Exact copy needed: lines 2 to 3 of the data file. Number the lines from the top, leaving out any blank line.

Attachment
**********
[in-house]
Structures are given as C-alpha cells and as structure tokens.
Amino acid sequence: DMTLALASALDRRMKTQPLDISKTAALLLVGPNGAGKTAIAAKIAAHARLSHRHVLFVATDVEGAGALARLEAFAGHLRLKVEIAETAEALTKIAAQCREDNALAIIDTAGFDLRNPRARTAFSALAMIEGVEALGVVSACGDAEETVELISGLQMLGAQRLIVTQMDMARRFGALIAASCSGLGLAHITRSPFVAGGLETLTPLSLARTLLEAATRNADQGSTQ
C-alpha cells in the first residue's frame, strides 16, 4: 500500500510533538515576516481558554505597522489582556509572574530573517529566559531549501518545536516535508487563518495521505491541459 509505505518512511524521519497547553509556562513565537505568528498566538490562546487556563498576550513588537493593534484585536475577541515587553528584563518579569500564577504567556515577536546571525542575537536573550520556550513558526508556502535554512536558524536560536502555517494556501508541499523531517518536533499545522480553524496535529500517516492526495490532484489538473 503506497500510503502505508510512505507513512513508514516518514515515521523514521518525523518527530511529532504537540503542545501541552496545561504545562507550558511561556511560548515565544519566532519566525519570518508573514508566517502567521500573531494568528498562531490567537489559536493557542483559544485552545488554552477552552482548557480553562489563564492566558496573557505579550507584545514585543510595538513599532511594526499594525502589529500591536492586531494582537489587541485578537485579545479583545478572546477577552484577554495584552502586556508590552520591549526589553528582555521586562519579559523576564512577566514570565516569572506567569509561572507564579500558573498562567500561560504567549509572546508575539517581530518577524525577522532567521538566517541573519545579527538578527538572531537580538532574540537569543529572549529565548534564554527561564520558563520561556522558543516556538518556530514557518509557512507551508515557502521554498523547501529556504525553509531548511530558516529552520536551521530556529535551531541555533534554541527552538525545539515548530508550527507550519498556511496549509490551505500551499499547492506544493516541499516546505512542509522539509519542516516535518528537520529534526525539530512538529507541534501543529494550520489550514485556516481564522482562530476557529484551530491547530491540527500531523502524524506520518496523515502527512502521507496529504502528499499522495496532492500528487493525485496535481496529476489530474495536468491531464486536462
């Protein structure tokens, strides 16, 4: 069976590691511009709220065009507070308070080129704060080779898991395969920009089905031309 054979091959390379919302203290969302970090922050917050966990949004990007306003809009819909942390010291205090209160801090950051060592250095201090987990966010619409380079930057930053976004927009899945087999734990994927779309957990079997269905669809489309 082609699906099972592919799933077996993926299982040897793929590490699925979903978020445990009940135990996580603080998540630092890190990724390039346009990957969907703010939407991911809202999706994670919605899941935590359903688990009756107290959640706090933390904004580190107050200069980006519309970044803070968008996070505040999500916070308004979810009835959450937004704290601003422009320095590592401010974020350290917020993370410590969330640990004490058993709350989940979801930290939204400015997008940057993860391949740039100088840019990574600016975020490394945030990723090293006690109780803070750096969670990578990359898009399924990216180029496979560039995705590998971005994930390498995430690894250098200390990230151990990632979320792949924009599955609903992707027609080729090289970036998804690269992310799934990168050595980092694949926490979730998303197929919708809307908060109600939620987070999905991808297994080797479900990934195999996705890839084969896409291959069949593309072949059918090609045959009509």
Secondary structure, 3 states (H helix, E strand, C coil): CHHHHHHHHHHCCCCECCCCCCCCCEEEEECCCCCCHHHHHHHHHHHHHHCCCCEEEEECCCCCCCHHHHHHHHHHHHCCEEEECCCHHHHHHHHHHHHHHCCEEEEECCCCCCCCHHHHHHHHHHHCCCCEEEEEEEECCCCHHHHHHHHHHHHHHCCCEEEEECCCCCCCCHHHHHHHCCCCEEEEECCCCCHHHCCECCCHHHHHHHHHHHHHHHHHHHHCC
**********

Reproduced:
Structures are given as C-alpha cells and as structure tokens.
Amino acid sequence: DMTLALASALDRRMKTQPLDISKTAALLLVGPNGAGKTAIAAKIAAHARLSHRHVLFVATDVEGAGALARLEAFAGHLRLKVEIAETAEALTKIAAQCREDNALAIIDTAGFDLRNPRARTAFSALAMIEGVEALGVVSACGDAEETVELISGLQMLGAQRLIVTQMDMARRFGALIAASCSGLGLAHITRSPFVAGGLETLTPLSLARTLLEAATRNADQGSTQ